In 1992, packaging businessman Ed Zac started cardboard box manufacturer Zacpac, in Sydney. A family-run operation, Zacpac hoped – like many small businesses – to grow large enough to employ more staff and expand.
Unfortunately, others had different ideas. Visy and Amcor controlled over 90% of the cardboard box market. They were actively colluding.
In scenes reminiscent of spy thrillers, clandestine meetings between senior firm representatives occurred in hotels and motels. They made phone calls from public phones and prepaid mobiles, and met up in parks. It went right to the top, including a 2001 meeting between the firms’ two chief executives: Amcor’s Russell Jones and Visy’s Richard Pratt (then the third richest person in Australia).
After Amcor confessed, the ACCC took action, ultimately leading to a court judgment which imposed a $36 million fine on Visy for price-fixing, the largest fine in Australian history at that time, and $2 million worth of fines for the individuals involved.
Like a large tree that overshadows the saplings around it, firms that abuse their market power prevent newer competitors from growing. They hurt entrepreneurs and often reduce the scope for innovation. Consumers suffer through higher prices, lower quality and less choice.
Compiling IBIS World market share data for over 400 industries in Australia, I found significant market concentration.
In department stores, newspapers, banking, health insurance, supermarkets, domestic airlines, internet service providers, baby food and beer and soft drinks, my analysis suggests that the biggest four firms control more than four-fifths of the market. In most of the industries that I studied, the market share of the top four firms exceeds one-third, a common definition of an overly concentrated market.
What might explain the observed degree of market concentration?
First, there have been more mergers, with total mergers rising from 394 in 1992 to 1,460 in 2015. In general, mergers tend to increase market concentration.
Second, our nation is creating fewer companies. From 2011 to 2015, the rate of new business formation in Australia declined by 2 percent. Over time, fewer new businesses means more market concentration.
As a higher proportion of the economy becomes weightless, the challenge of concentrated markets becomes harder still. Google dominates search. Apple dominates smartphones. Uber and AirBNB have a significant share of their respective markets.
Competitors struggle to make inroads due to a combination of intellectual property, network effects, and merger activity.
Too little competition can lead to too much inequality. Since the late-1970s, Australia has seen greater inequality in wages, household income, top income shares and top wealth shares.
Inequality in Australia today is as high as it has been in three-quarters of a century.
Modern-day market power tends to benefit shareholders and top executives at the expense of consumers. Because both capital owners and senior executives are wealthier than the average consumer, market power tends to increase inequality.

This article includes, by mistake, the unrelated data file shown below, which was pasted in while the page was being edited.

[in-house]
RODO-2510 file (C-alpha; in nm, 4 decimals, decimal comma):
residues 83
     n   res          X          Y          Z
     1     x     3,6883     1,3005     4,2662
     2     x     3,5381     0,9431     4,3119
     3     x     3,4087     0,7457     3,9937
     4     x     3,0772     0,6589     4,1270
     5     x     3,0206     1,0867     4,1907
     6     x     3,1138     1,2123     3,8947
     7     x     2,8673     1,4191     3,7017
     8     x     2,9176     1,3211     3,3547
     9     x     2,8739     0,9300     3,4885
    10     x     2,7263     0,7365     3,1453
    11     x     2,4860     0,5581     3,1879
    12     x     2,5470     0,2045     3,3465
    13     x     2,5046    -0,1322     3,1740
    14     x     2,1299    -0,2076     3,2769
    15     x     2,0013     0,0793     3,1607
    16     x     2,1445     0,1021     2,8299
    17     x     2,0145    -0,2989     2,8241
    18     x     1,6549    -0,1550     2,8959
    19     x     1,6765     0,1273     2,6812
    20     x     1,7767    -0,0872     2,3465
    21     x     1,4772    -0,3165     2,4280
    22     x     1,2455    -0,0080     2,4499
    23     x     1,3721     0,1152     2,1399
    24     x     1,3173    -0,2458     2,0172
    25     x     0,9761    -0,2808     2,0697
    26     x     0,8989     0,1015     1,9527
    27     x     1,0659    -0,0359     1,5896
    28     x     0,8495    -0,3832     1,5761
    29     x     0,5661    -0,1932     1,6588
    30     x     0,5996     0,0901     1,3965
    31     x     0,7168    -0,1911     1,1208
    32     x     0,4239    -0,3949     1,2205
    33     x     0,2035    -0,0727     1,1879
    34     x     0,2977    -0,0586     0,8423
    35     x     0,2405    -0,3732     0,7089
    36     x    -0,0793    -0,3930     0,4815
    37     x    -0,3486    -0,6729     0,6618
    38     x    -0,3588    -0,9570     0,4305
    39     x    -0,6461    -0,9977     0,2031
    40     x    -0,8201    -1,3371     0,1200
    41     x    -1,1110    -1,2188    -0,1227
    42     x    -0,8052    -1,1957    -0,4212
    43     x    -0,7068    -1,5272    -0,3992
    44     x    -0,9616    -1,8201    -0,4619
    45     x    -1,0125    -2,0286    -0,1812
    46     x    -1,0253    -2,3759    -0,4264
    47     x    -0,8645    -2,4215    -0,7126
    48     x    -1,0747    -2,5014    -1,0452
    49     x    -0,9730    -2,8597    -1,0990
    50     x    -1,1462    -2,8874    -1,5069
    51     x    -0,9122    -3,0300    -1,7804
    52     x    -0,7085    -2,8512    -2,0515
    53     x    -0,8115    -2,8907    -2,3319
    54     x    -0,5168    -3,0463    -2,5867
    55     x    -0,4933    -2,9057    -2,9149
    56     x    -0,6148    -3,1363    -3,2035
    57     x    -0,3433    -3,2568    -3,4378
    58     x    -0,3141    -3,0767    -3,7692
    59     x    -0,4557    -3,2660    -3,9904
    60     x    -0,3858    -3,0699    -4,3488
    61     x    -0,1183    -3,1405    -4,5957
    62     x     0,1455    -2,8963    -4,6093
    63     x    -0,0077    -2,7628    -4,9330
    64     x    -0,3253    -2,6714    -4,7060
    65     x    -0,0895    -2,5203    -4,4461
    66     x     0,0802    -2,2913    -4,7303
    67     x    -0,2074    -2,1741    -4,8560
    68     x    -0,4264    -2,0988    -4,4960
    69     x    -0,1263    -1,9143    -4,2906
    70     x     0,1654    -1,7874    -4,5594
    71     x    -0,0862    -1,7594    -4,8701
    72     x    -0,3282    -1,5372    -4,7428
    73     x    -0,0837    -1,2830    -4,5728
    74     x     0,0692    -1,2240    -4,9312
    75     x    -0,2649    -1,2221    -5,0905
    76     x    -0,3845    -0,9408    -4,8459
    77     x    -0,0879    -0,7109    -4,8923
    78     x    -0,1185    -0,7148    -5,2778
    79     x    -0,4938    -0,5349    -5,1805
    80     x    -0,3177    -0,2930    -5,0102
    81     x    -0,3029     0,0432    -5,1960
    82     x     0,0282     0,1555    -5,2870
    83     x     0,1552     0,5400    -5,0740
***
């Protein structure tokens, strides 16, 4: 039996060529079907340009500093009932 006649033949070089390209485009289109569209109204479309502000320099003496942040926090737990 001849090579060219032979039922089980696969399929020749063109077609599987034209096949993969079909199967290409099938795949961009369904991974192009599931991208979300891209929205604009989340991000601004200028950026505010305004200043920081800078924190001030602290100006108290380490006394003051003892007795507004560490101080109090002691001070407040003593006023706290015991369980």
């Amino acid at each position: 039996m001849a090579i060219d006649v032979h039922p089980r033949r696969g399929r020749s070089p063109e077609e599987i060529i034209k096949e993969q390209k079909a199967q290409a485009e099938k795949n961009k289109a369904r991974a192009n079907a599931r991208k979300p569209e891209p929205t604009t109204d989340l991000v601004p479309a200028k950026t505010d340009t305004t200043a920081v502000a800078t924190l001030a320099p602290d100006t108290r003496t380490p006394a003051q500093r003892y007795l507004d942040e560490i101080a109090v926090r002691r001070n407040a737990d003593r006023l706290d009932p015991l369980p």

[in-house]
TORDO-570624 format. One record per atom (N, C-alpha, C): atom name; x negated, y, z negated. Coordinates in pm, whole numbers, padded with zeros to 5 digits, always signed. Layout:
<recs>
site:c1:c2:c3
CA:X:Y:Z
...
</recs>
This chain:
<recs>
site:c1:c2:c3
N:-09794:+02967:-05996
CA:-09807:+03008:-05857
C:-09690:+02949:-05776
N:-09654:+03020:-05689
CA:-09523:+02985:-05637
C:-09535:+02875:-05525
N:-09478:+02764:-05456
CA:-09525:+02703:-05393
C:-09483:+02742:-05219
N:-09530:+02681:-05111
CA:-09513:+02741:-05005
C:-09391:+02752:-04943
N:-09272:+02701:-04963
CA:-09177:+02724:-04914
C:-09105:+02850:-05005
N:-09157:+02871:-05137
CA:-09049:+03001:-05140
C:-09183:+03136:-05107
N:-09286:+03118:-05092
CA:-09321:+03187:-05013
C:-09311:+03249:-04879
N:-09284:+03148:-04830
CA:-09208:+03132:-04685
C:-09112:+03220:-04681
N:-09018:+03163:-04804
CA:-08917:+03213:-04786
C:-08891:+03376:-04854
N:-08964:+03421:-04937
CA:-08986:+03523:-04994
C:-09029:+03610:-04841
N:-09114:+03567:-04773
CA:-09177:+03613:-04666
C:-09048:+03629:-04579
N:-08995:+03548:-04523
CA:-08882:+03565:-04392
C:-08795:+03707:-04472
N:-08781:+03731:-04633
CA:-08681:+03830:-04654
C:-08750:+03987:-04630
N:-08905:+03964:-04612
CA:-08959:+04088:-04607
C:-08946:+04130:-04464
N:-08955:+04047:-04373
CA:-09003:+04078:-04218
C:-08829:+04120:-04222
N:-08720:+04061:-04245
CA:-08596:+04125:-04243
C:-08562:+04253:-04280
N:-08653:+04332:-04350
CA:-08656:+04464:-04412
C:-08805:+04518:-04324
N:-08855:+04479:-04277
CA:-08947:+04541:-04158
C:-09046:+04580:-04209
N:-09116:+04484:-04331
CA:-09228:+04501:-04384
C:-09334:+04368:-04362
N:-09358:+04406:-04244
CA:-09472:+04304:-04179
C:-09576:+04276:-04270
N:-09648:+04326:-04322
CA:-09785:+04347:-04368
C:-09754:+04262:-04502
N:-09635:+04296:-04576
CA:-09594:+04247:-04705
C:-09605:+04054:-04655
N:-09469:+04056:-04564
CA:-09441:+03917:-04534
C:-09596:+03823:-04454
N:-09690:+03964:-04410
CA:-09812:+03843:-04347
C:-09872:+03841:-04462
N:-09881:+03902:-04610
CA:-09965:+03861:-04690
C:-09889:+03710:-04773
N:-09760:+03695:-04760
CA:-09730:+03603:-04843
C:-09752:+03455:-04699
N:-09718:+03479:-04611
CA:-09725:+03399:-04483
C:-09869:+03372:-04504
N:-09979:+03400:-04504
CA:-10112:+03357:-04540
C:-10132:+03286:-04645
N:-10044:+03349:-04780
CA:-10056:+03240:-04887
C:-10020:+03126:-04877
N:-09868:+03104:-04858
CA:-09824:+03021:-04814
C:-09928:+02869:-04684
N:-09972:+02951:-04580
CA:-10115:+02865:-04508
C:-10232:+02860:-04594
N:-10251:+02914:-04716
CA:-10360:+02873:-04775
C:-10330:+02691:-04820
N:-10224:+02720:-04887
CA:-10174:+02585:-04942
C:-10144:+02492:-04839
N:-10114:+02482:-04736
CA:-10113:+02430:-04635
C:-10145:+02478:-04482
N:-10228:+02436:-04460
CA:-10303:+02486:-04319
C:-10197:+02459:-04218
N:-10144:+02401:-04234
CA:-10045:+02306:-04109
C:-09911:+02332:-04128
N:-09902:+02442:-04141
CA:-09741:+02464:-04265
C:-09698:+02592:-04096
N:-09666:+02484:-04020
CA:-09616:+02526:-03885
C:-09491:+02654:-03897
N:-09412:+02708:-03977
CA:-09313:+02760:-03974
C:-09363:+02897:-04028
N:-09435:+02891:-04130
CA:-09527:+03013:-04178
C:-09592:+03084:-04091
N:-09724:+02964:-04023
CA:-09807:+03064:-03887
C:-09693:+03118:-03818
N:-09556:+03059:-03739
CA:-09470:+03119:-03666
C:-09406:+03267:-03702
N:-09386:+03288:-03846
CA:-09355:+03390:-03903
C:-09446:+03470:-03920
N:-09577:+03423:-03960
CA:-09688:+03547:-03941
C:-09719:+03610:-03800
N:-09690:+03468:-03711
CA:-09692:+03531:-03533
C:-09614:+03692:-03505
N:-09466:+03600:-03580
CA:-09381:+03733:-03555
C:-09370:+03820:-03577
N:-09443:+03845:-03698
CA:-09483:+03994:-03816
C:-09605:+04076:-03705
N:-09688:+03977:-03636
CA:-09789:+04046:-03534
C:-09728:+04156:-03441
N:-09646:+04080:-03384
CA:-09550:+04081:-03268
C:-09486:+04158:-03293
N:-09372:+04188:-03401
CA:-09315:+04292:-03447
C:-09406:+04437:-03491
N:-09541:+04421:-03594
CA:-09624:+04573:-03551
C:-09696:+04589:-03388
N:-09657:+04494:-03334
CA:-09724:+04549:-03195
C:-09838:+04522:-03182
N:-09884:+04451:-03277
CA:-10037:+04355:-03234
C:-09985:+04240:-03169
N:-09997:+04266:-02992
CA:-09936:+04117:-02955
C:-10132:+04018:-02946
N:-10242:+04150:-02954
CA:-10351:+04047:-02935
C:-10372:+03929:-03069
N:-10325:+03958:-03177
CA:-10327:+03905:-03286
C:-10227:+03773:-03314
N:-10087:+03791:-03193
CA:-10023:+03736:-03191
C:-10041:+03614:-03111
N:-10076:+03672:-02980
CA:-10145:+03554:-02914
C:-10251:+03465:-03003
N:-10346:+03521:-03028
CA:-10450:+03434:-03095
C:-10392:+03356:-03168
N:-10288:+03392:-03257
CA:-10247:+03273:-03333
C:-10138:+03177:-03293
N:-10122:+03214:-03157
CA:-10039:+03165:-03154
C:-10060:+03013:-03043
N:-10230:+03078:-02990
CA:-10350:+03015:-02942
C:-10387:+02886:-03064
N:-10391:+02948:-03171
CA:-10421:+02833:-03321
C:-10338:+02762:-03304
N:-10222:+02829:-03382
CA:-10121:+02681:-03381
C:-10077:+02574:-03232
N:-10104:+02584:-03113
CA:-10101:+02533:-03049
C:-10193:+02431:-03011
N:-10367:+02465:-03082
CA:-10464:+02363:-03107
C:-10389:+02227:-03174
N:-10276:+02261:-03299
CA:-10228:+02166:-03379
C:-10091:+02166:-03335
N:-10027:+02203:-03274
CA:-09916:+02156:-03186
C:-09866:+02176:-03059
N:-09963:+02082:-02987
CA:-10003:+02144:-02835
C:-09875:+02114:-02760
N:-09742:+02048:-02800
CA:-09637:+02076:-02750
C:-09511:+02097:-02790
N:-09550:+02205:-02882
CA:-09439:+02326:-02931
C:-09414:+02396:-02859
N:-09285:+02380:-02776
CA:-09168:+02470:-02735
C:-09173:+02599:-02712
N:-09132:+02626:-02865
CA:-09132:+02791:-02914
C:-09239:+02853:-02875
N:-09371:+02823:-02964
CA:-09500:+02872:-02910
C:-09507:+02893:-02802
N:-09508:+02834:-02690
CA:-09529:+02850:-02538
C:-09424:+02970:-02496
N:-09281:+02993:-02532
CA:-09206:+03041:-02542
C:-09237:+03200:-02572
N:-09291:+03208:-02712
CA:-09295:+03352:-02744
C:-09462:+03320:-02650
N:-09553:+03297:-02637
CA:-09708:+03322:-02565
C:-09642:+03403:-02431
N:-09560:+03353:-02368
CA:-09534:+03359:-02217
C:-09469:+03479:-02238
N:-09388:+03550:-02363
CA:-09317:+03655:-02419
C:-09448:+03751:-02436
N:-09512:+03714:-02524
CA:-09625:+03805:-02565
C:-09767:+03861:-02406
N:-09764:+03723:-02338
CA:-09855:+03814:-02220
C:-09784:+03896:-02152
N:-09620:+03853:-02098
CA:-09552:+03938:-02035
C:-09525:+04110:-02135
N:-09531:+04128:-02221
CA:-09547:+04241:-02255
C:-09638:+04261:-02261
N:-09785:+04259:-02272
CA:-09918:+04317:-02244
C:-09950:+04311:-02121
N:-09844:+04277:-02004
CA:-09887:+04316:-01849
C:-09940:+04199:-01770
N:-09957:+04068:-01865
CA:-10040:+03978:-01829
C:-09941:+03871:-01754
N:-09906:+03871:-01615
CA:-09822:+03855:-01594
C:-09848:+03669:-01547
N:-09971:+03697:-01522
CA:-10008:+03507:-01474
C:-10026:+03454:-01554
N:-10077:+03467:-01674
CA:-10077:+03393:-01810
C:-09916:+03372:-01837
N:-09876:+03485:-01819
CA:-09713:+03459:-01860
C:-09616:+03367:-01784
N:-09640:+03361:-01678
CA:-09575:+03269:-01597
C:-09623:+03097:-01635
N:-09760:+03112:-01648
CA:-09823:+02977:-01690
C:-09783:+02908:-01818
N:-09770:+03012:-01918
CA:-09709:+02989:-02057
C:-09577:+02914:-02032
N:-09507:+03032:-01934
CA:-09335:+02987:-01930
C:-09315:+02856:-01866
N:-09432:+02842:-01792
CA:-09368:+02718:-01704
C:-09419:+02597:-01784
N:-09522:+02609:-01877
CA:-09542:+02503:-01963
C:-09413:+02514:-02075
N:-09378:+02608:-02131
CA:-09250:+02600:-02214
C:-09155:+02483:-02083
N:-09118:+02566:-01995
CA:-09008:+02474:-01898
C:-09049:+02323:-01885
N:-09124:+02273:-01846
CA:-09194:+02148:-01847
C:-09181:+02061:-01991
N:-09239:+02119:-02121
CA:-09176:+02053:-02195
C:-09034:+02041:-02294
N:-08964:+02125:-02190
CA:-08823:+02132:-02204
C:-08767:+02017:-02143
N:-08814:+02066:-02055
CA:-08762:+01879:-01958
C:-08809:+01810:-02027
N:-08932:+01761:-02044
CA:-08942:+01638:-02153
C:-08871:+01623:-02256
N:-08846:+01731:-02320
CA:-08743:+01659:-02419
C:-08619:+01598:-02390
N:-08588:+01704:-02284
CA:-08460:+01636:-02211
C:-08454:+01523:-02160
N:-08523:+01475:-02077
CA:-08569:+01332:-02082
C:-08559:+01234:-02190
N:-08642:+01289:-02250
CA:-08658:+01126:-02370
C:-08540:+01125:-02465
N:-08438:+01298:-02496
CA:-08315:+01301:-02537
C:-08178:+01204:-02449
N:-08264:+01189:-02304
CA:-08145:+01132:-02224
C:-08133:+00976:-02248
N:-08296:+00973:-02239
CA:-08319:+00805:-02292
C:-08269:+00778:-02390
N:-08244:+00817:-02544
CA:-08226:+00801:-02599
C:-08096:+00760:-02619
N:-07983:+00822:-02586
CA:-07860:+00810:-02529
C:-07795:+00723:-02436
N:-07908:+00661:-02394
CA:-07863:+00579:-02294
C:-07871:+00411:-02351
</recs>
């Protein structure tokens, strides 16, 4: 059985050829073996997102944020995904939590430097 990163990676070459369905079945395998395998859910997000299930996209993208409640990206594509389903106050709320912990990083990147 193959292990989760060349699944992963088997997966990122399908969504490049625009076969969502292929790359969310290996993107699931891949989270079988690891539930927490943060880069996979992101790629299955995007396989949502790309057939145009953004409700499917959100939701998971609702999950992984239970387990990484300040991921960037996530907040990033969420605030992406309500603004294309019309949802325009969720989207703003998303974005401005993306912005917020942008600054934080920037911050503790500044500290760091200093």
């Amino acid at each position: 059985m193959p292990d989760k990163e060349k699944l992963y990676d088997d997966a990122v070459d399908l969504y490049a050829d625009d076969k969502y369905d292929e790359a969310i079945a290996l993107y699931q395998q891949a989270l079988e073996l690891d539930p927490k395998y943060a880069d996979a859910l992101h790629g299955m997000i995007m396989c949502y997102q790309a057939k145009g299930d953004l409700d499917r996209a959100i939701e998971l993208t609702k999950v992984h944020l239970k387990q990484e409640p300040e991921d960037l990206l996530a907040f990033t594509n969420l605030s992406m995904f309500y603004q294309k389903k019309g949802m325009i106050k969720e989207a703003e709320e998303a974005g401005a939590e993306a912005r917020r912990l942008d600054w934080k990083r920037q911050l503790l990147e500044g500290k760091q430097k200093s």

As Labor’s Shadow Minister for Competition, I am pleased a Shorten Government would begin to address the problems that I have outlined.
Labor has a strong history of consumer-focused policy reform. Labor introduced the Prices Justification Act in 1973, the Trade Practices Act in 1974, National Competition Policy in 1995, and the Australian Consumer Law in 2011.
In the current parliamentary term, we have supported many – though not all – of the proposals of the Harper Review.
However, we do not believe that the government has focused enough on inequality.
A future Labor government will ensure that competition policy does more to ameliorate the growing economic gap in our society. This work complements what we are doing to tackle inequality in other policy areas. In social policy, Jenny Macklin has released a seminal report, titled Growing Together – Labor’s Agenda for Tackling Inequality.
First, we will amend Section 76 of the Competition and Consumer Act to allow the Court to apply higher penalties for conduct that targets or disproportionately impacts disadvantaged Australians, or apply lower penalties when firms have provided adequate compensation to those affected.
Second, we will include a requirement in the Competition and Consumer Act that the ACCC prioritise investigations of conduct that targets or disproportionately impacts disadvantaged Australians.
Third, we will task government to investigate the impacts of increased market concentration on income inequality in Australia and produce policy recommendations on how the negative effects of market concentration can be mitigated.
Fourth, we will encourage states and territories to include competition principles in planning and zoning legislation, as recommended by the Harper Review, with a specific focus on shortfalls of appropriately zoned land for key services in disadvantaged communities.
After a generation of rising inequality, and with the evidence pointing towards increased market concentration, it is vital to look at ways of ensuring that competition works for the neediest. These policies will help tilt the playing field towards the most disadvantaged.
* Andrew Leigh is the Shadow Assistant Treasurer and Shadow Minister for Competition. This is an edited extract of his Freebairn Lecture, delivered at Melbourne University on May 19.
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